Ipswich: Flight Of The Conchords’ movie will happen says Regent-bound comic Rhys Darby
First off, the question on every Flight Of The Conchords’ fans lips; is the much talked about movie ever going to happen?
“The boys [Bret McKenzie and Jemaine Clement] are currently preparing for a tour of New Zealand and Australia which they haven’t done for about six or seven years, so they’re very excited about,” says Rhys Darby, who plays long-suffering and occasionally insufferable band manager Murray Hewitt in the cult HBO series.
“It’s the first time they’ve got back together again in recent times and so that will spark them hopefully to do the next thing. At this point the movie idea is simply just that. We all want to do it, it’s just a matter of when someone’s going to start writing it.”
His latest award-winning comedy show This Way To Spaceship, at the Ipswich Regent on July 12, marks his debut UK tour.
It’s based on his autobiographical science fiction novel, part carefully disguised stories about how he got to where he is, part guide on how to survive this year’s Mayan prophesised apocalypse.
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“Living on this side of the world we really did feel things were falling apart. There was an earthquake in Christchurch, a tsunami in Japan. A lot of the world seemed to be cracking apart,” says Rhys, who splits his time between New Zealand and Los Angeles.
“Being a history TV buff I knew about the Mayan prophecy and figured if it all does suddenly end, the VIPs must have some back up plan. I have this idea the power people have got spaceships ready with a special invite list to get on board.
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“I thought ‘well what about everyone else’ and how I can get all these other people on. Will I be invited? That’s how the book came about. I thought there’s also an array of subject matter for comedy, so I just let my imagination go wild.”
Expect the usual physicality, sound effects and surreal musings he’s known for plus advice on conversation starters at parties, fashion tips and how to work your way up the social set. If that fails there’s also help infiltrating the ships and how those left behind can fight off alien attacks.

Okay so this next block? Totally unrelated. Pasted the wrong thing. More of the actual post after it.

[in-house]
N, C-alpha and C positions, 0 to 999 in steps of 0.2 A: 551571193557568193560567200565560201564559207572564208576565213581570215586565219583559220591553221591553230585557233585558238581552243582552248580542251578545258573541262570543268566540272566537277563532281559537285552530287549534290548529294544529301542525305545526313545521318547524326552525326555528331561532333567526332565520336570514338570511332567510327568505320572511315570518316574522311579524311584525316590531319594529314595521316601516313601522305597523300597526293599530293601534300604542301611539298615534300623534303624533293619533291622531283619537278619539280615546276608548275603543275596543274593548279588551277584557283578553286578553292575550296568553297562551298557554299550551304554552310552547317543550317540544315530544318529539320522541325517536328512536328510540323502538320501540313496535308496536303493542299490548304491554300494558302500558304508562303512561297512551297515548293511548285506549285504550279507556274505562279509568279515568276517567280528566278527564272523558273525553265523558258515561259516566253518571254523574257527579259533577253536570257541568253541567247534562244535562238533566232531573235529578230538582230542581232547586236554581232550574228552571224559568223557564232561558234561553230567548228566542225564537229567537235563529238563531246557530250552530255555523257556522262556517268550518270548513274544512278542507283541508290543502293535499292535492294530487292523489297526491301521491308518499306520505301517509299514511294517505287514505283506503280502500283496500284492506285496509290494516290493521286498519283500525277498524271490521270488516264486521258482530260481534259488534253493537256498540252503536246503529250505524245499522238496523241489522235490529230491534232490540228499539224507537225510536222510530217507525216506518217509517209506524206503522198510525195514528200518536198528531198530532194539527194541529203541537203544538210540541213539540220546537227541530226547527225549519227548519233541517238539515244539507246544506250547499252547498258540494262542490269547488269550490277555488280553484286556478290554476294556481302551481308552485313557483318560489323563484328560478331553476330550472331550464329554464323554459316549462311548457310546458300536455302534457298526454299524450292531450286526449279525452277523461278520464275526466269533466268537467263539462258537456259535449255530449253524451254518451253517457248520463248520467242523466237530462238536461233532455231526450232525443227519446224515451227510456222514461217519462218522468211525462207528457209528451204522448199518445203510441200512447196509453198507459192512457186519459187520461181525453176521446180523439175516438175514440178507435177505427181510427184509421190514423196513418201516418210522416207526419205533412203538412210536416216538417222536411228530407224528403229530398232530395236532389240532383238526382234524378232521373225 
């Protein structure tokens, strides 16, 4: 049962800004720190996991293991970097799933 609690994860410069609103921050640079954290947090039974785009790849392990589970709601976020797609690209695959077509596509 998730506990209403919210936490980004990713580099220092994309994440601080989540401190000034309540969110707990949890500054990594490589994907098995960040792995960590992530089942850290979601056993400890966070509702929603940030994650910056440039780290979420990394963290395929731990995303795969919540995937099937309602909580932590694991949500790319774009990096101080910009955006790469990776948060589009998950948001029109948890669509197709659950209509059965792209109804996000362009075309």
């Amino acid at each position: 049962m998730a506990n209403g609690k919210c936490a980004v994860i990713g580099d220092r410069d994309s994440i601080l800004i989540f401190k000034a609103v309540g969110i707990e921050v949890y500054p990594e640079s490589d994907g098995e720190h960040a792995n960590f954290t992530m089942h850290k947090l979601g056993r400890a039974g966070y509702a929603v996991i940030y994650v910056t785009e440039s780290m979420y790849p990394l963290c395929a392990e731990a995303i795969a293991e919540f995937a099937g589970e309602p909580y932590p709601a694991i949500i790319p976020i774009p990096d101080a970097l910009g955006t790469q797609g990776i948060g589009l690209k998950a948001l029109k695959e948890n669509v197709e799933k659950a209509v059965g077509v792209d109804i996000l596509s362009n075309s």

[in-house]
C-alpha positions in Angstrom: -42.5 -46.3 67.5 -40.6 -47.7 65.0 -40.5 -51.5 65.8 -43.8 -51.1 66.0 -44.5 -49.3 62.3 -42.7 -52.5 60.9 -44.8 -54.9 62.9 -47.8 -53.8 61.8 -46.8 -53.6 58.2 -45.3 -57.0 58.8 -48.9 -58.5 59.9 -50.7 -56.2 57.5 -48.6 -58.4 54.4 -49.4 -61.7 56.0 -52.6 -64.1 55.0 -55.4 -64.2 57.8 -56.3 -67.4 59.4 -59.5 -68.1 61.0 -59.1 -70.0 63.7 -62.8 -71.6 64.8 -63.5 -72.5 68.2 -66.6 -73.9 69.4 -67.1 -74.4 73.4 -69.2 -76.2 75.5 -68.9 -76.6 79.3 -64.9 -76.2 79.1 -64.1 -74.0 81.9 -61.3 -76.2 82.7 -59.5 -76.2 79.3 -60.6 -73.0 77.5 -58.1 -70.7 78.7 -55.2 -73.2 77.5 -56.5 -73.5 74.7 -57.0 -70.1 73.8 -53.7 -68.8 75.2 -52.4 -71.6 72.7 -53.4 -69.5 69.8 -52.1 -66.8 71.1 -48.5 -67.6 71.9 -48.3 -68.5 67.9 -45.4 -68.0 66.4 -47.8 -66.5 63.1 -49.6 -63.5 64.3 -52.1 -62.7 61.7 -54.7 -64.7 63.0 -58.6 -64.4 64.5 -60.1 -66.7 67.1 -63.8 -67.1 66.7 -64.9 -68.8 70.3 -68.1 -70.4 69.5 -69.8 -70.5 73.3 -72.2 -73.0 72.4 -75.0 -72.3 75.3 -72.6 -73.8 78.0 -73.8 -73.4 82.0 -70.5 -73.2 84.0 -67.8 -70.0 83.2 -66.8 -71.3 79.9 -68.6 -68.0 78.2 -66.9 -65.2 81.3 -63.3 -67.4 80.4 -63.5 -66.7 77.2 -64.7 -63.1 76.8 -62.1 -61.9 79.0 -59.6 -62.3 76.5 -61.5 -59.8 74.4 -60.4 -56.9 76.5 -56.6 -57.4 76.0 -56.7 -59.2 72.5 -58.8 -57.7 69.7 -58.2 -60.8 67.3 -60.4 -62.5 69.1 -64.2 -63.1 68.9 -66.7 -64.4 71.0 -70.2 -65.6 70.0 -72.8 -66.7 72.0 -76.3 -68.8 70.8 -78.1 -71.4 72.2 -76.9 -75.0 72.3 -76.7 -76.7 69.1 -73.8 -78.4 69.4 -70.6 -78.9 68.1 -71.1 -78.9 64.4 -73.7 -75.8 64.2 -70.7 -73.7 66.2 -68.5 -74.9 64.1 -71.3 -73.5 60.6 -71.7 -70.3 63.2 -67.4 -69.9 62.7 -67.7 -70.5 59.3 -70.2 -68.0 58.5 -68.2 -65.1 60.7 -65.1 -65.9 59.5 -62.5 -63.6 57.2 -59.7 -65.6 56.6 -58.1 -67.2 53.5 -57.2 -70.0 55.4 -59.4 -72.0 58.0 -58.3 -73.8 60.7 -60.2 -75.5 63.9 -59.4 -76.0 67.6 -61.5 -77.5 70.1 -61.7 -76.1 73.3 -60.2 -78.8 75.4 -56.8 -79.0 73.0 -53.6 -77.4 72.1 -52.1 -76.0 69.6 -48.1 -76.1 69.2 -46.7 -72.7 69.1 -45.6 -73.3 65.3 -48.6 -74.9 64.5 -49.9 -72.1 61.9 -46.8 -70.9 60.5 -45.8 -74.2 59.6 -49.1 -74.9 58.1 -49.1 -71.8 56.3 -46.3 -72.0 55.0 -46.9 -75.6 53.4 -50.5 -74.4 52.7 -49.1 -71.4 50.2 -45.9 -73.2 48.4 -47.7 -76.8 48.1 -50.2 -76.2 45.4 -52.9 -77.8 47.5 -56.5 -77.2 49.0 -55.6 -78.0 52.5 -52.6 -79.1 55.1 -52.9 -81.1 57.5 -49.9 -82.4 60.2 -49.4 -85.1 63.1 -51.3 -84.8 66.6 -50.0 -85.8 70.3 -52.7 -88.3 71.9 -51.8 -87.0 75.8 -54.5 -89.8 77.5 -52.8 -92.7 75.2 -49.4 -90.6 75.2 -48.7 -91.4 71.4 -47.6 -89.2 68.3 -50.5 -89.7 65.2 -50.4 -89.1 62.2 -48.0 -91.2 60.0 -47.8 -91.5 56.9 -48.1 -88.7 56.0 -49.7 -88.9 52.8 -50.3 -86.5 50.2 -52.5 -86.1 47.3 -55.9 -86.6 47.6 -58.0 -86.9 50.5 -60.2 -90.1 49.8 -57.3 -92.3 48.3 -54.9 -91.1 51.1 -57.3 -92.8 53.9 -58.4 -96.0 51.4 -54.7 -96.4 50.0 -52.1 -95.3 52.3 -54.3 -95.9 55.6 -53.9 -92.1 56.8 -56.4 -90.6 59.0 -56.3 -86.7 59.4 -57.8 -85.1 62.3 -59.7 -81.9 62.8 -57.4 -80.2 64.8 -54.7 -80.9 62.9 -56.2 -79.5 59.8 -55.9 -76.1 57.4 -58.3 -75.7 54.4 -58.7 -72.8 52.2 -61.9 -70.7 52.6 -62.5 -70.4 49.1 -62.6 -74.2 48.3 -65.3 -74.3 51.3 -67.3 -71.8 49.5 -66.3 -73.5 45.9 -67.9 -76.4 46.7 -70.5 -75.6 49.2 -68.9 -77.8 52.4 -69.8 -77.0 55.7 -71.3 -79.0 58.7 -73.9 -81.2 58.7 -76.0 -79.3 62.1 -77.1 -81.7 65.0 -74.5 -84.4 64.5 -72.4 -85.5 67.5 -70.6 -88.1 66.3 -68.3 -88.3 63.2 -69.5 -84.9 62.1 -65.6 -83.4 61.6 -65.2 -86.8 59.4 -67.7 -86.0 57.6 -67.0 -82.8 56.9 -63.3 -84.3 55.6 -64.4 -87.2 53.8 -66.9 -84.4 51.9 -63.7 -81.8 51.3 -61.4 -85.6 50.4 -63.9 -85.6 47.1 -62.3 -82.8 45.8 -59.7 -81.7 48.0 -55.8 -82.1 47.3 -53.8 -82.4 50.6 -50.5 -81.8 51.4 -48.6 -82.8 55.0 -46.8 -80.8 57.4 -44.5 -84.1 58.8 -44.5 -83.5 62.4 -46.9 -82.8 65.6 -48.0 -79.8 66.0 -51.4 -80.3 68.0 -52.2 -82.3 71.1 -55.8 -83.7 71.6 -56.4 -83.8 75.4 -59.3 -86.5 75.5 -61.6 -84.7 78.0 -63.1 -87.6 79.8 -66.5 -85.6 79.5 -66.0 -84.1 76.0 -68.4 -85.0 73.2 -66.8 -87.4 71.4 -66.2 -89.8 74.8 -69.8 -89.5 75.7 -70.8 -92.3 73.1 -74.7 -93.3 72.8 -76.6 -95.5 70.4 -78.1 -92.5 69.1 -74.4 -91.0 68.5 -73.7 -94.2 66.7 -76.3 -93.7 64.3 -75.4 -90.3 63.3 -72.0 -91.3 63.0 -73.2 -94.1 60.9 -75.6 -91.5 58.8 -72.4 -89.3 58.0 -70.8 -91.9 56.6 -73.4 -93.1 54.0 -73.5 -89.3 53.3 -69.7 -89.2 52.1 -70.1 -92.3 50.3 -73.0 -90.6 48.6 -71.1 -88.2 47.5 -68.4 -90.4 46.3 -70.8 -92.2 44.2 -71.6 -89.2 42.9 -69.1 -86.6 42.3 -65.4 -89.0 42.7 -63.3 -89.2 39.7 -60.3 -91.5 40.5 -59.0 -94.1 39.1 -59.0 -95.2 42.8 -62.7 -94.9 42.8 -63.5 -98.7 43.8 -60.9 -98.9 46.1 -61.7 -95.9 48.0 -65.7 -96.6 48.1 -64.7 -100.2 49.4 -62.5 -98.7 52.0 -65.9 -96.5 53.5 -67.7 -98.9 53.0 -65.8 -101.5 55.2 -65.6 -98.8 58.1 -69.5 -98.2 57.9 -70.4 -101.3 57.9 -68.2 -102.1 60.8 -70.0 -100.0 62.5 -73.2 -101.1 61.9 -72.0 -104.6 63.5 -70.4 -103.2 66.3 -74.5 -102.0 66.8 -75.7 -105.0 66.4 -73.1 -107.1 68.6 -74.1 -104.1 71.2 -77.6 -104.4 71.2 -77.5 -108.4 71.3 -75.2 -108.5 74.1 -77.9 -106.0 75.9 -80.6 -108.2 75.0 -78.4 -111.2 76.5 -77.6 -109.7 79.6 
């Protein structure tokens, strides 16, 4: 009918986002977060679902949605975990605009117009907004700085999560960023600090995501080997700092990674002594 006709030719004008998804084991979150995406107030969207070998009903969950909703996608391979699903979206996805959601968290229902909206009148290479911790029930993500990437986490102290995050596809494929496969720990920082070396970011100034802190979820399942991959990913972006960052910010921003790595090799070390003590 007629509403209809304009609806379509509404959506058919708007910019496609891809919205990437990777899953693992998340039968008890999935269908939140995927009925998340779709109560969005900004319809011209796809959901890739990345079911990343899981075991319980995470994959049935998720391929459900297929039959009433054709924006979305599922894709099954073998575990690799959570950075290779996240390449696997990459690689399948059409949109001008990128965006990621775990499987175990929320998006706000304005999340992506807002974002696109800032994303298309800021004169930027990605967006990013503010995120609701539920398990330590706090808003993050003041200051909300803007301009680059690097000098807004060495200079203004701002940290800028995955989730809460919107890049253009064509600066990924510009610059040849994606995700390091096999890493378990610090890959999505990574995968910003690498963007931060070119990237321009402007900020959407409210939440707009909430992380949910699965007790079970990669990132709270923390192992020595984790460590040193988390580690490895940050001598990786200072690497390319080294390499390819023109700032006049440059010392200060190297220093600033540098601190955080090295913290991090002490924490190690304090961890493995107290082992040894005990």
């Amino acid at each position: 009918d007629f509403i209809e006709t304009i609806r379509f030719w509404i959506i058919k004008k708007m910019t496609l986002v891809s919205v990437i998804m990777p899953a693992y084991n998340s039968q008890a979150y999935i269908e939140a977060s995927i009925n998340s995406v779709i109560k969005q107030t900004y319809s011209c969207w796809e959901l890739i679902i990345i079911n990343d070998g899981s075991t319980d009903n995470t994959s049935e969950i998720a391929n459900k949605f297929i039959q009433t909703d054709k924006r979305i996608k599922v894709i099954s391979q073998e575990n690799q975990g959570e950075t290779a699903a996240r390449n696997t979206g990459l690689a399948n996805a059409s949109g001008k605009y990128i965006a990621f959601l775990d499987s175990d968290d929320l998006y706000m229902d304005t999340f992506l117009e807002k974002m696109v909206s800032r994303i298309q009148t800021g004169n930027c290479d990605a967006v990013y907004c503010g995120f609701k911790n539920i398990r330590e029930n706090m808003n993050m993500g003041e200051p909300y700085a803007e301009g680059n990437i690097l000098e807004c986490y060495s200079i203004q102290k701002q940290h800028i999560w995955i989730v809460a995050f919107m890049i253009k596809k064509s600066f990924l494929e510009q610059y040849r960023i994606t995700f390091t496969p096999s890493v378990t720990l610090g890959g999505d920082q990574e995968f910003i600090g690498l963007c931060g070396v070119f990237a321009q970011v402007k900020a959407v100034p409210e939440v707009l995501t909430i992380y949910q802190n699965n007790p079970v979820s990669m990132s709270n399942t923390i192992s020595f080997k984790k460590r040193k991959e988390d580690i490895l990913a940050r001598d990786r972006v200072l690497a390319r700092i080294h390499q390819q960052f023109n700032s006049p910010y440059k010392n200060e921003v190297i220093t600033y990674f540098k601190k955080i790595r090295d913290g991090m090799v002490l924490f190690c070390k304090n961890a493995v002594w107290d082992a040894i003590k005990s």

Having spent time in the army us survivors could do with Rhys right here.
“I think I just watched too many 80s war movies, Full Metal Jacket, Platoon, Hamburger Hill; oh man I just wanted a piece of that. The basic training side of it was very Full Metal Jacket, there was certainly a lot of abuse and holding very heavy artillery shells above my head and running through swamps. I guess I liked the adventure side of it.
“I wasn’t sure what I was doing with my life and thought maybe I should be a commander in charge of a battalion but those dreams were dashed when I realised I didn’t even have a good sense of direction. I was good at marching, but apart from that I just seemed to make people laugh.
“I grew out of that idea, but I was there for three-and-a-half years and then left to go to university. It was a weird chapter of my life, but looking back I was quite late to mature; I probably should have joined the Scouts but I went straight into the real army. Luckily, as it was New Zealand, we didn’t really get deployed anywhere, it was more of a civil defence outfit.
“It’s given me a few extra skills which will help me during the armageddon. I can do morse code and I can fold my socks. I can roll them up into balls so they’ve got smiley faces, which is a military skill, and you can actually use those as grenades - especially ones that you’ve worn for three weeks.”
He’s got nothing set in stone for after the tour and book release, adding if we’re all around to see 2013 he’ll get himself back on the film circuit; having starred in films including Yes Man and The Boat That Rocked to name a few.
Rhys’ only worry is he won’t get pipped to a seat onboard the ship by Zippy.
It’s happened before; the Rainbow icon came 12th in a magazine poll of the top 100 cult TV characters, Rhys came 17th.
“I was just happy to be on the list, but I was shocked to be beaten by a puppet,” he laughs.
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